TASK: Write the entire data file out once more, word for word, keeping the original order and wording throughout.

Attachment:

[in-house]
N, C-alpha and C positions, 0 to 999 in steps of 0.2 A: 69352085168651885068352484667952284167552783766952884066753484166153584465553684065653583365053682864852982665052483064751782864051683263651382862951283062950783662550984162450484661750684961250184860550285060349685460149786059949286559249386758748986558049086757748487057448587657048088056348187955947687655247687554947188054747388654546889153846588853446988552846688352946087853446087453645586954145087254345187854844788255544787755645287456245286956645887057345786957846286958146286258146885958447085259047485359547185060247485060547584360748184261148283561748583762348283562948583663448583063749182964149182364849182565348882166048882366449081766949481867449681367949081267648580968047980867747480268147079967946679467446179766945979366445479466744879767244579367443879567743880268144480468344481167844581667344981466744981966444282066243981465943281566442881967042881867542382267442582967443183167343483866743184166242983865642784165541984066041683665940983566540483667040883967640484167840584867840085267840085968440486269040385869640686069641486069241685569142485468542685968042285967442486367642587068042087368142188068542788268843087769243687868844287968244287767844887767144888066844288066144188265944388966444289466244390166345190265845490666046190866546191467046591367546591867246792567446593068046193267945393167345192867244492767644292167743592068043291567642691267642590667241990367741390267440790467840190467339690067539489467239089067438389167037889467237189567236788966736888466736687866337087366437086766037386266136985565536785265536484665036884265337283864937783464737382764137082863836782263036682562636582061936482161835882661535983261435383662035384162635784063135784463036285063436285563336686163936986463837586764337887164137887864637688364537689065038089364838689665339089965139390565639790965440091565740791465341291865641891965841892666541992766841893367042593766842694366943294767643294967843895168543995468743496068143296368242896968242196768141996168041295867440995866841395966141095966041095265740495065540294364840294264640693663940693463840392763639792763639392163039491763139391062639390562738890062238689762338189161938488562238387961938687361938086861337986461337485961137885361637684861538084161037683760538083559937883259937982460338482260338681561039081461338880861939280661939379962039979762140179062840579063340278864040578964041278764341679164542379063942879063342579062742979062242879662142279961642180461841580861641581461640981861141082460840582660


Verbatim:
[in-house]
N, C-alpha and C positions, 0 to 999 in steps of 0.2 A: 69352085168651885068352484667952284167552783766952884066753484166153584465553684065653583365053682864852982665052483064751782864051683263651382862951283062950783662550984162450484661750684961250184860550285060349685460149786059949286559249386758748986558049086757748487057448587657048088056348187955947687655247687554947188054747388654546889153846588853446988552846688352946087853446087453645586954145087254345187854844788255544787755645287456245286956645887057345786957846286958146286258146885958447085259047485359547185060247485060547584360748184261148283561748583762348283562948583663448583063749182964149182364849182565348882166048882366449081766949481867449681367949081267648580968047980867747480268147079967946679467446179766945979366445479466744879767244579367443879567743880268144480468344481167844581667344981466744981966444282066243981465943281566442881967042881867542382267442582967443183167343483866743184166242983865642784165541984066041683665940983566540483667040883967640484167840584867840085267840085968440486269040385869640686069641486069241685569142485468542685968042285967442486367642587068042087368142188068542788268843087769243687868844287968244287767844887767144888066844288066144188265944388966444289466244390166345190265845490666046190866546191467046591367546591867246792567446593068046193267945393167345192867244492767644292167743592068043291567642691267642590667241990367741390267440790467840190467339690067539489467239089067438389167037889467237189567236788966736888466736687866337087366437086766037386266136985565536785265536484665036884265337283864937783464737382764137082863836782263036682562636582061936482161835882661535983261435383662035384162635784063135784463036285063436285563336686163936986463837586764337887164137887864637688364537689065038089364838689665339089965139390565639790965440091565740791465341291865641891965841892666541992766841893367042593766842694366943294767643294967843895168543995468743496068143296368242896968242196768141996168041295867440995866841395966141095966041095265740495065540294364840294264640693663940693463840392763639792763639392163039491763139391062639390562738890062238689762338189161938488562238387961938687361938086861337986461337485961137885361637684861538084161037683760538083559937883259937982460338482260338681561039081461338880861939280661939379962039979762140179062840579063340278864040578964041278764341679164542379063942879063342579062742979062242879662142279961642180461841580861641581461640981861141082460840582660